I may have got subject a little if so I am sorry. What I mean by no start holes was that we do not not draw them in, we leave that to the toolmaker to choose on where he wants to start at. We do not have lead toolmakers here, everyone is just as much toolmaker as the rest. They all work togethor in choosing the details they are going to make. About some profiles need taper and some don't is why the shop gets a complete detailed print, no just profile prints. Everyone can go to the network drive and view he drawings in the cad software (Only designer can change the drawings). Our toolmakers when programing foe CNC, Wire or CNC EDM work from the Solid 3D deta.
                          • Sending files out to the shop floor
                            Anna Wood
                            Tony,

                            We all are probably more the same then different. It is interesting to hear how different companies go about getting the same type of work done.

                            To give you the other end of the spectrum for volume. Most all the tool designs we do is for volumes of less then 200. We do a lot of single hit tooling in master dies.

                            A typical toolkit for me will have 6 details.

                            Die Insert, Gut
                            Stripper Insert, Gut
                            Gut Punch
                            Die Insert, Lance Tabs
                            Stripper Insert, Lance Tabs
                            Punch Holder, Lance Tabs

                            These standard size details are mounted into a master die and run as single hit tooling. We have 20K-25K different carriers designs we have set up tools for over the last 25 years or so. Lots of mix and match tooling in standard tool inserts.

                            It is not unusual to have a order come in for a carrier with new tooling and if the customer is in a real big hurry we can be shipping parts in 3-4 days.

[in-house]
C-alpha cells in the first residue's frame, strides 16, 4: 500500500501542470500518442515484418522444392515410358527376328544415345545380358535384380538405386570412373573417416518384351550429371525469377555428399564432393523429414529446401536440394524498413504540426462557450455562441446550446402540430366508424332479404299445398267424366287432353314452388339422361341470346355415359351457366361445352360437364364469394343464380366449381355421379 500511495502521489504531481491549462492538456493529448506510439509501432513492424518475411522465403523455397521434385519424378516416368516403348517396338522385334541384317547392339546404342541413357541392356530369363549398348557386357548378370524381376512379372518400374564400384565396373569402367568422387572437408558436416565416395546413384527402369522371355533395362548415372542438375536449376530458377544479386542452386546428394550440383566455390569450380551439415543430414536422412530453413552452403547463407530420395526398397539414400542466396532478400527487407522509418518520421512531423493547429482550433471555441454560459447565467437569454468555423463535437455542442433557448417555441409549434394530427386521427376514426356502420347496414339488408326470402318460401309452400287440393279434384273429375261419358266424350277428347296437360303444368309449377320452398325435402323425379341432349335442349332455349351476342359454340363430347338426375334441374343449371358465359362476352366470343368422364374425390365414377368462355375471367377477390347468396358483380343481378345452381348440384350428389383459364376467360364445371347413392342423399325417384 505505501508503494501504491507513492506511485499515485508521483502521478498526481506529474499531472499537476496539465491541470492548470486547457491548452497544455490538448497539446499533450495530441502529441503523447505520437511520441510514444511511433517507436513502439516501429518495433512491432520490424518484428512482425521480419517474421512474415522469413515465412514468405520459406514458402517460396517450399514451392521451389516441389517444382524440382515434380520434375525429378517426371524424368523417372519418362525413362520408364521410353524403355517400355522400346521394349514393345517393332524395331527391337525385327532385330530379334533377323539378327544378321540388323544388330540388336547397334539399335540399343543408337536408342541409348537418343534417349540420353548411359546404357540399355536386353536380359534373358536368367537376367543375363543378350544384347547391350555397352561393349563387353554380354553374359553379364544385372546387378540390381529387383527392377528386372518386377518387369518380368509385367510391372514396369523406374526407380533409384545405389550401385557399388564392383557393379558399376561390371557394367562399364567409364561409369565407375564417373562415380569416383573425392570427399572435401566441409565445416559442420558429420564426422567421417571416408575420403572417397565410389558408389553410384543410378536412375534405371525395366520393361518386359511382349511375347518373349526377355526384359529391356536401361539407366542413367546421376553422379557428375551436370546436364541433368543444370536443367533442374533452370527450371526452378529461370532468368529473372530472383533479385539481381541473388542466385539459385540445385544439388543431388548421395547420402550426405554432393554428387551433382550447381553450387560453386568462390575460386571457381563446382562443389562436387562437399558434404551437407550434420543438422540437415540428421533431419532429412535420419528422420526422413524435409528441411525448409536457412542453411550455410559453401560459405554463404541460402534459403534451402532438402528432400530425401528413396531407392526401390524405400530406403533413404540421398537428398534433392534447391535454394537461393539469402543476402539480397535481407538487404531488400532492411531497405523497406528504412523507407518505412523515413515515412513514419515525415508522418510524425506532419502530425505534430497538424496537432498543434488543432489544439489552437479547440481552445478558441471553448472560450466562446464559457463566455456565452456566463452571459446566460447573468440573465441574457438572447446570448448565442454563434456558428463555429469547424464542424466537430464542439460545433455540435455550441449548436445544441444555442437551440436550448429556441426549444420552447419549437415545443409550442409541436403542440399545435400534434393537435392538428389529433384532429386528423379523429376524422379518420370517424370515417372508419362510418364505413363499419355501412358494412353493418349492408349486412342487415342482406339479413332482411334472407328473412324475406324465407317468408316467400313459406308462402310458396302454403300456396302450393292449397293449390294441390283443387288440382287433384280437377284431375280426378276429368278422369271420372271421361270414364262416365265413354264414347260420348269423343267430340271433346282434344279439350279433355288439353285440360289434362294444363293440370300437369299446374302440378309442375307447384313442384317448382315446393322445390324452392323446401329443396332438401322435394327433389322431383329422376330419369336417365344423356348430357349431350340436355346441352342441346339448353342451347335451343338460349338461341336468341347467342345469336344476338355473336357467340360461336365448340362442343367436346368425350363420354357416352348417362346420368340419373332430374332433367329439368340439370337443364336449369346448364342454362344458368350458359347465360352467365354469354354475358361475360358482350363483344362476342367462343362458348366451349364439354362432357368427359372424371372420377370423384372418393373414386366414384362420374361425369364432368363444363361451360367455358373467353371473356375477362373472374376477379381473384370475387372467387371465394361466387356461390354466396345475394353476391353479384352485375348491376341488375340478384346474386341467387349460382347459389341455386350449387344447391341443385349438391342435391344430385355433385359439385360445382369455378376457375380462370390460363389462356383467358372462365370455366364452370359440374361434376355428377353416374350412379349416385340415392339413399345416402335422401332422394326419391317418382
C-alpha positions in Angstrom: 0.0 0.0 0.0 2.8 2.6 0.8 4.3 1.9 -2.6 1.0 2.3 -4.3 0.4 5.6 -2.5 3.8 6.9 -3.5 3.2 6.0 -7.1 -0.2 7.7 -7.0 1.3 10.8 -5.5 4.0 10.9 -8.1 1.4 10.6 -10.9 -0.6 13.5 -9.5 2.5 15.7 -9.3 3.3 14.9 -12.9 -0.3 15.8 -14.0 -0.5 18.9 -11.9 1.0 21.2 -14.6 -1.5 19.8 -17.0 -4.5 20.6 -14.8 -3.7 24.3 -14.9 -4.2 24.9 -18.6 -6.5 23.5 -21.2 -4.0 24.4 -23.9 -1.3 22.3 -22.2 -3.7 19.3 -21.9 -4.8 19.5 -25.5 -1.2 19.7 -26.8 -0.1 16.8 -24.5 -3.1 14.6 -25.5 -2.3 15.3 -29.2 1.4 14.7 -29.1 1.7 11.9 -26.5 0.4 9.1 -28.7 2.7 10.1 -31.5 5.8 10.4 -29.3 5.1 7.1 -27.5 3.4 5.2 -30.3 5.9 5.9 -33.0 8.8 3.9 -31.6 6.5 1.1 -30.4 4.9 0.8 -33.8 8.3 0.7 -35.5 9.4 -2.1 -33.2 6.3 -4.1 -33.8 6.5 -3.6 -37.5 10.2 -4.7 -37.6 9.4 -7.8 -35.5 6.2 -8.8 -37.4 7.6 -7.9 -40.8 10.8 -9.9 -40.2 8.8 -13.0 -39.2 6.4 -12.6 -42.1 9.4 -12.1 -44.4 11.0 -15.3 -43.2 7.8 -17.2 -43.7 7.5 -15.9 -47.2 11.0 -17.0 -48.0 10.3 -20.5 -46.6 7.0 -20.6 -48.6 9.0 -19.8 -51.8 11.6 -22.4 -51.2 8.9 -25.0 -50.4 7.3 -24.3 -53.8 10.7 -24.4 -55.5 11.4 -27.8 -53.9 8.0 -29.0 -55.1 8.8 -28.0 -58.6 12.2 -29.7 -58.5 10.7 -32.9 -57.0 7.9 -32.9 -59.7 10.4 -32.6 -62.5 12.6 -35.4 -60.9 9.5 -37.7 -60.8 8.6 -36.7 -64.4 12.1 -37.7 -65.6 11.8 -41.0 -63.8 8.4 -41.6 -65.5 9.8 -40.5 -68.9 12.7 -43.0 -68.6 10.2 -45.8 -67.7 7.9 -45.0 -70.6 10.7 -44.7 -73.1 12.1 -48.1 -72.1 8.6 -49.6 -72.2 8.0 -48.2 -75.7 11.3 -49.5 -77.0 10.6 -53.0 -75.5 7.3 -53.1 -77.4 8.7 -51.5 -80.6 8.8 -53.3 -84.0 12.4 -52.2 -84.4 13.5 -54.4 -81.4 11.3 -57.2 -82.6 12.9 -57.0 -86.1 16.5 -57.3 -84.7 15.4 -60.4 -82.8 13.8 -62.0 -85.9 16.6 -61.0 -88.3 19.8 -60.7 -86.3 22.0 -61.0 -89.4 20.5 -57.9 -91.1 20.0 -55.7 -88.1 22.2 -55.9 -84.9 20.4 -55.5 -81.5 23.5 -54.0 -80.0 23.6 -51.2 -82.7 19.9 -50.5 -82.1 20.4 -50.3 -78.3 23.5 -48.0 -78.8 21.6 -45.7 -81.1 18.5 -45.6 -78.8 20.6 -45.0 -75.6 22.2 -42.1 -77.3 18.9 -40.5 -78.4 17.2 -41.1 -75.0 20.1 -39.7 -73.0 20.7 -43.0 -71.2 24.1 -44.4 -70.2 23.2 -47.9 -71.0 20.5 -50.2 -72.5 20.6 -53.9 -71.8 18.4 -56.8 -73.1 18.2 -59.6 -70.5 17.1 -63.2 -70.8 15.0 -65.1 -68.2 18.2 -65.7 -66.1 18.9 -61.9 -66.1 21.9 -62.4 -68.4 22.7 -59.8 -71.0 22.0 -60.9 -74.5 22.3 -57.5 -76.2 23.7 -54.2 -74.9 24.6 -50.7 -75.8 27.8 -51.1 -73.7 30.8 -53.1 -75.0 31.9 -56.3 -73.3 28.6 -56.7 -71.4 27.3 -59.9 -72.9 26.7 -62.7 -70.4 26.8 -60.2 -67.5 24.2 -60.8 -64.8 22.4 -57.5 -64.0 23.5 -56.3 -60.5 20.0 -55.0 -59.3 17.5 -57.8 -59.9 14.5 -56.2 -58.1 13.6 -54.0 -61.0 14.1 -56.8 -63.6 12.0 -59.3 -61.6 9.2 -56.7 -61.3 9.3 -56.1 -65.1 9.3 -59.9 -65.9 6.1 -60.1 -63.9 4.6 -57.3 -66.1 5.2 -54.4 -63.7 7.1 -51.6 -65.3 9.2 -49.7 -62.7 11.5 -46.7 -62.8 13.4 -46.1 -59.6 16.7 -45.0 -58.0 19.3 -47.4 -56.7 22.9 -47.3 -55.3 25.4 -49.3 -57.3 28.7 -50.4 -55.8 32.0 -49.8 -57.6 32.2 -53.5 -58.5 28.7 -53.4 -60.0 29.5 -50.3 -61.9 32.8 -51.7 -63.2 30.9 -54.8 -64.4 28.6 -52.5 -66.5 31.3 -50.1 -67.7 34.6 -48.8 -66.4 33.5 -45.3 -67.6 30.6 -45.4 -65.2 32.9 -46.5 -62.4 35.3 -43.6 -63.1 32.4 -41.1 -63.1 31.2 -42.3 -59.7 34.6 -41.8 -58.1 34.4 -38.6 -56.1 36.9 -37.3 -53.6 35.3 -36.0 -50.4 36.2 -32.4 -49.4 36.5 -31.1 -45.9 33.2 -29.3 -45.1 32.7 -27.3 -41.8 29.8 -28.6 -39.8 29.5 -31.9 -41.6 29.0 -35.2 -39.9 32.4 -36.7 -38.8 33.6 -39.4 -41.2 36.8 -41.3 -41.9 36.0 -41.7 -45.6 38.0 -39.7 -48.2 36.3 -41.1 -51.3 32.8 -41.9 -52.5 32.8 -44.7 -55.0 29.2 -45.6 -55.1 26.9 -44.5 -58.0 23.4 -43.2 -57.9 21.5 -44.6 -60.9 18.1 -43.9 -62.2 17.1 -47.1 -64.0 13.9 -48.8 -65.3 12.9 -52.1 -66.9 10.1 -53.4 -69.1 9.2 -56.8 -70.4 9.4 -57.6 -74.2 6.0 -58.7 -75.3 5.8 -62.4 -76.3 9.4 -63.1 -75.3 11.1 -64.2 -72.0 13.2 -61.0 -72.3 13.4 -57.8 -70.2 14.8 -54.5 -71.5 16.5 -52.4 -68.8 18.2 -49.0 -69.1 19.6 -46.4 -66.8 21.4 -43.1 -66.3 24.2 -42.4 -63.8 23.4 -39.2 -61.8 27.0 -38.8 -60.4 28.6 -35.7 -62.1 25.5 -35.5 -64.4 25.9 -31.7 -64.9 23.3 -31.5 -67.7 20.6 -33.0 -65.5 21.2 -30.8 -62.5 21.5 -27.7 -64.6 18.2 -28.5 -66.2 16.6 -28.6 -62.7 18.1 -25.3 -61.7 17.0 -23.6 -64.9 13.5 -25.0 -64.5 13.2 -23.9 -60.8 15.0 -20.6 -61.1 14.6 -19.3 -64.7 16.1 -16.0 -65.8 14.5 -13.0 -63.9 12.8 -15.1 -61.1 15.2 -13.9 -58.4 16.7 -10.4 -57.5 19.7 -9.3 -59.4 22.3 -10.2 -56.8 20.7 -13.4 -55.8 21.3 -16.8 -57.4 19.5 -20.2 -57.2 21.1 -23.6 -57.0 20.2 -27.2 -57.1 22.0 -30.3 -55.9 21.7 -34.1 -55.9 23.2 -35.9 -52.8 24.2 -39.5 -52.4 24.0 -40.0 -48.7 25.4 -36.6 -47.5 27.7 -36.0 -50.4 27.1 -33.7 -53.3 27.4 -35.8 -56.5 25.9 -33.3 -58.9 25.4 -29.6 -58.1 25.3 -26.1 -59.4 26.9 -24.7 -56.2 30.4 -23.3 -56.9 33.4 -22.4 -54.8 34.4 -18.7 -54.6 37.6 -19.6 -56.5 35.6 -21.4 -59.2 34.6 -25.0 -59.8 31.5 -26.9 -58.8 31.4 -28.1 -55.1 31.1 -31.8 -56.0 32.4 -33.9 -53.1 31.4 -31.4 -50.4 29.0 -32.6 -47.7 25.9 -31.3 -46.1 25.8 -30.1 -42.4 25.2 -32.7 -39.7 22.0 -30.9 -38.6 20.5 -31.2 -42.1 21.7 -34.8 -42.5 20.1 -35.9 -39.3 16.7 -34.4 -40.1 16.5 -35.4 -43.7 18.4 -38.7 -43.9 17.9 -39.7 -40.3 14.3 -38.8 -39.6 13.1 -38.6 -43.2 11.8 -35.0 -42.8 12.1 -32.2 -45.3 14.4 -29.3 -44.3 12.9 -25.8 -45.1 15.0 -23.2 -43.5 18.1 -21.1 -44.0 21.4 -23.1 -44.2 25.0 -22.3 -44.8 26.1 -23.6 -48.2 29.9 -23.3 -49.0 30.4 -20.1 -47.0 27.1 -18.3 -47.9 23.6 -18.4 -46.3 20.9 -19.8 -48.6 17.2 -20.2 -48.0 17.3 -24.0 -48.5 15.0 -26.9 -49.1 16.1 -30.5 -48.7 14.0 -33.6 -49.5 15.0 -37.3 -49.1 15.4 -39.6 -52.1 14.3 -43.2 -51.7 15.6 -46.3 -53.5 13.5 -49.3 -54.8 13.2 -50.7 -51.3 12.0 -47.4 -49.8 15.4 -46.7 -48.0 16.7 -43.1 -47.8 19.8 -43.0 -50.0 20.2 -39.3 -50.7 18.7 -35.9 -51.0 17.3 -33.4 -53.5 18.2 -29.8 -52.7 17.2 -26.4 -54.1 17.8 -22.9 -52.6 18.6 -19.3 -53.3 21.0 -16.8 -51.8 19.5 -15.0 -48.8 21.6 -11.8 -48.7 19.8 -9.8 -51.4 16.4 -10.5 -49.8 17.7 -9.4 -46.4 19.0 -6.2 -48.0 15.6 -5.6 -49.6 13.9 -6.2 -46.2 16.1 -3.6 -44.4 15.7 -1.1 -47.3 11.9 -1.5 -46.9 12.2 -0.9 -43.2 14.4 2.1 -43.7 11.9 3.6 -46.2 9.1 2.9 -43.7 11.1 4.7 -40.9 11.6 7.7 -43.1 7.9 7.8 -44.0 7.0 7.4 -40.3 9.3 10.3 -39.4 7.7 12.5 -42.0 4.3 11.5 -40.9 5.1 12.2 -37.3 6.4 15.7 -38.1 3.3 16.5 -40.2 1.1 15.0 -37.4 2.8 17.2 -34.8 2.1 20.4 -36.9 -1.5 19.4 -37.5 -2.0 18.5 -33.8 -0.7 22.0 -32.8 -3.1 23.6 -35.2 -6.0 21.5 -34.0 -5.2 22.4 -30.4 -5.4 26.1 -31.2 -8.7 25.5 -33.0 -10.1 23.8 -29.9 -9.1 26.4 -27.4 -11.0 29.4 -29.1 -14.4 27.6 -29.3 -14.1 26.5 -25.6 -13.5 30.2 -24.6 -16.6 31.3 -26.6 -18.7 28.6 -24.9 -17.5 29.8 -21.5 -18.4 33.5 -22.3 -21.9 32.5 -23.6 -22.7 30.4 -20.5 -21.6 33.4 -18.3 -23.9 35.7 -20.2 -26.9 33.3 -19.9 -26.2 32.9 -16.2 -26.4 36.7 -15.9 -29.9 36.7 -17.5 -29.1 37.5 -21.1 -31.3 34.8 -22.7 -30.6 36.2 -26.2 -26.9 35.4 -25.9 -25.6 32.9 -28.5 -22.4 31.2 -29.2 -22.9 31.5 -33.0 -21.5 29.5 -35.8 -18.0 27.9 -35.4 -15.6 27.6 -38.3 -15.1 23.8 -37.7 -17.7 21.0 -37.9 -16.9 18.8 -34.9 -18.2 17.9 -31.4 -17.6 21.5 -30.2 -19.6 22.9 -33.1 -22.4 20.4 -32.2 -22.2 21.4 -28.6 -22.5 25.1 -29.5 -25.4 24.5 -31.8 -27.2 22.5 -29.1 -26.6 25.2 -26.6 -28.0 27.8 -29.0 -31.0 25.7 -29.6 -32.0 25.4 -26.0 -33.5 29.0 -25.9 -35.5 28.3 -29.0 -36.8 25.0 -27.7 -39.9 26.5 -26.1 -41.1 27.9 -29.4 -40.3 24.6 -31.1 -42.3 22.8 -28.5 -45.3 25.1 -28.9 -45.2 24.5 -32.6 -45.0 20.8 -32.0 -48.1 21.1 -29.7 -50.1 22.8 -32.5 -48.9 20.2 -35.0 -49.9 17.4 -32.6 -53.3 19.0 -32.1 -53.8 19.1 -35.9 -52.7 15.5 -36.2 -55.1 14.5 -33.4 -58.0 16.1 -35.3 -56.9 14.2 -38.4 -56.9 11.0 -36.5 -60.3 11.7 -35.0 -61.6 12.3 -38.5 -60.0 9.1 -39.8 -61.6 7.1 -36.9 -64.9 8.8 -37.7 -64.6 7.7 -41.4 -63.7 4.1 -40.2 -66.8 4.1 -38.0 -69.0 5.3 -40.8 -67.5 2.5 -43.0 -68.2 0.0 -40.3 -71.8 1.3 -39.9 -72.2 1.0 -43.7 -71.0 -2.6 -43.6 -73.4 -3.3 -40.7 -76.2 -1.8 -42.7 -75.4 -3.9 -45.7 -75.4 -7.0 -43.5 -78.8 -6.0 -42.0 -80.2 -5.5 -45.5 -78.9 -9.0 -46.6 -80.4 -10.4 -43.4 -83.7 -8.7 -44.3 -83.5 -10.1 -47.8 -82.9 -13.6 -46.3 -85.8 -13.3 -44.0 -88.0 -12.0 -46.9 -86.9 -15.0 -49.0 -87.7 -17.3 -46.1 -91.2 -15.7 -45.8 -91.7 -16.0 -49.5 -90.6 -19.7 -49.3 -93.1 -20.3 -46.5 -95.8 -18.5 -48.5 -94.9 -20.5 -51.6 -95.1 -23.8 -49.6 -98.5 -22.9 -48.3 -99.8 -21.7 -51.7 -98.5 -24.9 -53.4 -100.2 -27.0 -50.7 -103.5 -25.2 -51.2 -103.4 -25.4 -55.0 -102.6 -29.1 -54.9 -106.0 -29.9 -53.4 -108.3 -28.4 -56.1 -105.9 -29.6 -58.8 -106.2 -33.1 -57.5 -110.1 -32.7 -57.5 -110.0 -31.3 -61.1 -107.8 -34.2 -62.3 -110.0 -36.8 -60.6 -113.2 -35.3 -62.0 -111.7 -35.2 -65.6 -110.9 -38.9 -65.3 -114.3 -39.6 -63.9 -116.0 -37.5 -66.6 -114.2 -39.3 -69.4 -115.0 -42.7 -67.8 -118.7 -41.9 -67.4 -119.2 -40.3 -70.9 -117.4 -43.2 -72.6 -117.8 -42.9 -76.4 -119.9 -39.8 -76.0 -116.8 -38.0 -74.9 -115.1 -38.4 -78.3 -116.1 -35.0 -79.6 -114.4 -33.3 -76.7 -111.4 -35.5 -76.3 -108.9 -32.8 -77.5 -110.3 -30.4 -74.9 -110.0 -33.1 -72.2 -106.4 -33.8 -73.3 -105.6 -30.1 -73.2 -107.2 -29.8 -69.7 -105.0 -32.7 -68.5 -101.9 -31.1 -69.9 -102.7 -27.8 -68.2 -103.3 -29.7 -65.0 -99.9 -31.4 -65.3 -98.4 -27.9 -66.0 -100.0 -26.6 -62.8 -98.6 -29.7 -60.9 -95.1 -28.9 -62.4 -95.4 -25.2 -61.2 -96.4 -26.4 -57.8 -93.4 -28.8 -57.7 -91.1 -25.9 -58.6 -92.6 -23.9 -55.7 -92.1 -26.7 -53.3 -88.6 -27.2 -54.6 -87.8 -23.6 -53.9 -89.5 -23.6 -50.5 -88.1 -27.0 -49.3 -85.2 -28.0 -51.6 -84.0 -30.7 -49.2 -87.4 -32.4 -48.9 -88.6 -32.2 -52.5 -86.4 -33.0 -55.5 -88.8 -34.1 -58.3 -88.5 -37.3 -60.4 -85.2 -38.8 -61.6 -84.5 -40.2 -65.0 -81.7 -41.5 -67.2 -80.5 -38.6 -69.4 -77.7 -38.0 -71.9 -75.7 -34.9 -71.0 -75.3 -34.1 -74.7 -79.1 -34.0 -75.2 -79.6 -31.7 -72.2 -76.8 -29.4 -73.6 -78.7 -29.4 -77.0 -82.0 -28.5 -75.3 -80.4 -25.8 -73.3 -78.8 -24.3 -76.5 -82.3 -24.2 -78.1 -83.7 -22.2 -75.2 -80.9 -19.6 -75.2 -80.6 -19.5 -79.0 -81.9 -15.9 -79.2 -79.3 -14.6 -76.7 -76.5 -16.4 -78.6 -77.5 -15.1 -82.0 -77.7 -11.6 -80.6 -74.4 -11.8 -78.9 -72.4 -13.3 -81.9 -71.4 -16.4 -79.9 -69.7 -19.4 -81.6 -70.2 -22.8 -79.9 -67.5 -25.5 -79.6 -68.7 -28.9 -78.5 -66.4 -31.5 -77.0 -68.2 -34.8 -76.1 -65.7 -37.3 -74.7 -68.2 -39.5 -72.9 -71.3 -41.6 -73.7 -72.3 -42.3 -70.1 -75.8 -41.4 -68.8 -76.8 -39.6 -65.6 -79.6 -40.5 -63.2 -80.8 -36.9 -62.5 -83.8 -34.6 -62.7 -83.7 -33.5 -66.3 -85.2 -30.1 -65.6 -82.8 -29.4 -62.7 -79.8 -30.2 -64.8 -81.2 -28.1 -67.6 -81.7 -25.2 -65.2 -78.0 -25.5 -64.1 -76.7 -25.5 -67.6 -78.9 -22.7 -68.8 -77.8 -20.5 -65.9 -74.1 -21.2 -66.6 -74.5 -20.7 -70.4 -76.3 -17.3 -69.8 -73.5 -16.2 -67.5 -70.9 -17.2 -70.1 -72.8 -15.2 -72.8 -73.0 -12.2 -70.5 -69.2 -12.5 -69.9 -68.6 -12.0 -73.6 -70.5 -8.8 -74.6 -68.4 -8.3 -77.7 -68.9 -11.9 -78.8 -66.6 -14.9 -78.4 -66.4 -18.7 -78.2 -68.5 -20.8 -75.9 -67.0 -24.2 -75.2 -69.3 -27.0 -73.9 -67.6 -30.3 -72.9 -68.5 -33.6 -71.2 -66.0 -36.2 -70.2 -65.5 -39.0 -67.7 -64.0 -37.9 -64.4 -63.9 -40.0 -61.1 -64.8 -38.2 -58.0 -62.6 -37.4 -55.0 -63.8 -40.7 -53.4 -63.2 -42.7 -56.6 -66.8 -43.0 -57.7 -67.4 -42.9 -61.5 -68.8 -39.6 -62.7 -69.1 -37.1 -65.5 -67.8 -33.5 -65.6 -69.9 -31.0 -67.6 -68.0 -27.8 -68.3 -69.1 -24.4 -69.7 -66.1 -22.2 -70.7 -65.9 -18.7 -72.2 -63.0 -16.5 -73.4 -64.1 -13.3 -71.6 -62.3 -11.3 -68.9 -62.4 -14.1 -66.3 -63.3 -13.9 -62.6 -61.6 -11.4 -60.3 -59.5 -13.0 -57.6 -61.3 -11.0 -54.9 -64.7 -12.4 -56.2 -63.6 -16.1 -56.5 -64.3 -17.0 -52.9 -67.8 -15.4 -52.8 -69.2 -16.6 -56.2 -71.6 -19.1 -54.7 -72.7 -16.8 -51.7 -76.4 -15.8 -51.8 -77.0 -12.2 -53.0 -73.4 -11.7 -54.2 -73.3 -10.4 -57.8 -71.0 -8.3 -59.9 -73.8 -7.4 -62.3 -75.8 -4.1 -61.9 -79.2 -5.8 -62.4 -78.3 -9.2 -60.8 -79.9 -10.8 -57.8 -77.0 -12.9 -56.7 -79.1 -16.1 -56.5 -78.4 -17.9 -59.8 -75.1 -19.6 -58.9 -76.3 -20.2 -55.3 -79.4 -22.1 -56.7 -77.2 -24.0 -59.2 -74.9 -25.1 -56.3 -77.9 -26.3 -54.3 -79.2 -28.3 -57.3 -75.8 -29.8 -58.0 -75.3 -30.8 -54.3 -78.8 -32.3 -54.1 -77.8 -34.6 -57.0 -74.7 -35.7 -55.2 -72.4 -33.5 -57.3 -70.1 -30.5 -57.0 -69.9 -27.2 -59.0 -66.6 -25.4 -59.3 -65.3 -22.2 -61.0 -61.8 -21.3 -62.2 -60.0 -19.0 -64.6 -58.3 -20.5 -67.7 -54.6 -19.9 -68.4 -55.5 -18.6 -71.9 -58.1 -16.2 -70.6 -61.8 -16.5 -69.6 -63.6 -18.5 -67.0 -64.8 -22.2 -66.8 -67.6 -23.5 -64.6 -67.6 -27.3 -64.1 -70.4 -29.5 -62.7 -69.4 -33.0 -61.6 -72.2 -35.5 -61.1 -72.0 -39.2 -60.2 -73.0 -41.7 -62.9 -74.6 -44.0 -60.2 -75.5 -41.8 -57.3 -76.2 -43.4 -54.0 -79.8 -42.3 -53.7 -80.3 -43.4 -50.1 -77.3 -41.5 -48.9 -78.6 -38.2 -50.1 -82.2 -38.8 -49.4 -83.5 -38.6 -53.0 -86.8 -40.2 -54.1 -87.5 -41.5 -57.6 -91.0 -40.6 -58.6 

We would not be cost effective if we did not have specialists to work with our toolmakers. Good quality toolmakers that can do everything are very expensive and also next to impossible to find in this day and age.

                            This is a great thread, fun to hear the different philosophies and methods to get their tools designed and built.

                            Cheers,
                              • Sending files out to the shop floor
                                Tony Hayes
                                Our dies are similar to yours. We produce drawer glides for kitchen cabinets. We have many different lengths and each length as a different hole line up. We produce all lengths in one die. Just moving stations in or out to create the lengths. Each station is in itself a complete die that is mounted on a larger bolster plate. This also makes it where we can make something different for a new customer without having to spend a great deal of money.

                                We have plenty of toolmakers in our area only because there have been losts of shops that have went under in the last 5 years. Before that we had a great tool and die class at the local college, a apprenticship program that worked with local companys and the county school system. I started my tool and die apprenticship in high school because of that program.
                        • Sending files out to the shop floor
                          Michael Closson
                          We are just a tool shop. We only build the tools and maybe a short run for the customers PPAP. Our dies can be anywhere from 12 inches to 96+ inches long. I can see the benefit of you having master sets with interchangeable inserts, but we rarely have that here. Sometimes we will build a change-over die to produce multiple parts, but once it's finished, we ship it and probably never see it again.

                          I would like to point out that the color system we use was developed when we were strictly AutoCAD. Now that I'm shifting my focus to SolidWorks, I am trying to develop a new system for pushing files out to the floor. We have a good crew of toolmakers who can all run the conventional machines. But we do use "specialists" to run the wire EDM and CNC machines. They are the ones who are not really toolmakers and wouldn't necessarily know a details function in a die.

                          On another note, I find it interesting how much demand there still is for the AutoCAD format within the SW users of the world. I realize AC been around a long time and probably a lot of manufacturers stated out with AC when they leapt into CAD/CAM. I just find it interesting how other CAD packages give you options to convert to and/or read dwg format because that's what everyone wants, while AC gives you dwg only or neutral formats. I can save a drw file as a dwg, but not the other way around.
                            • Sending files out to the shop floor
                              Tony Hayes
                              I agree with the color system. I do wish that Solidworks was setup that if I made My dowels holes in the solid red then they would show up red on my drawing. Colors are a quick way for the person making a part see whats important and not. I had always put dowels red, taped holes-green, air-blue, cutting profiles-purple. Everyone knew this system.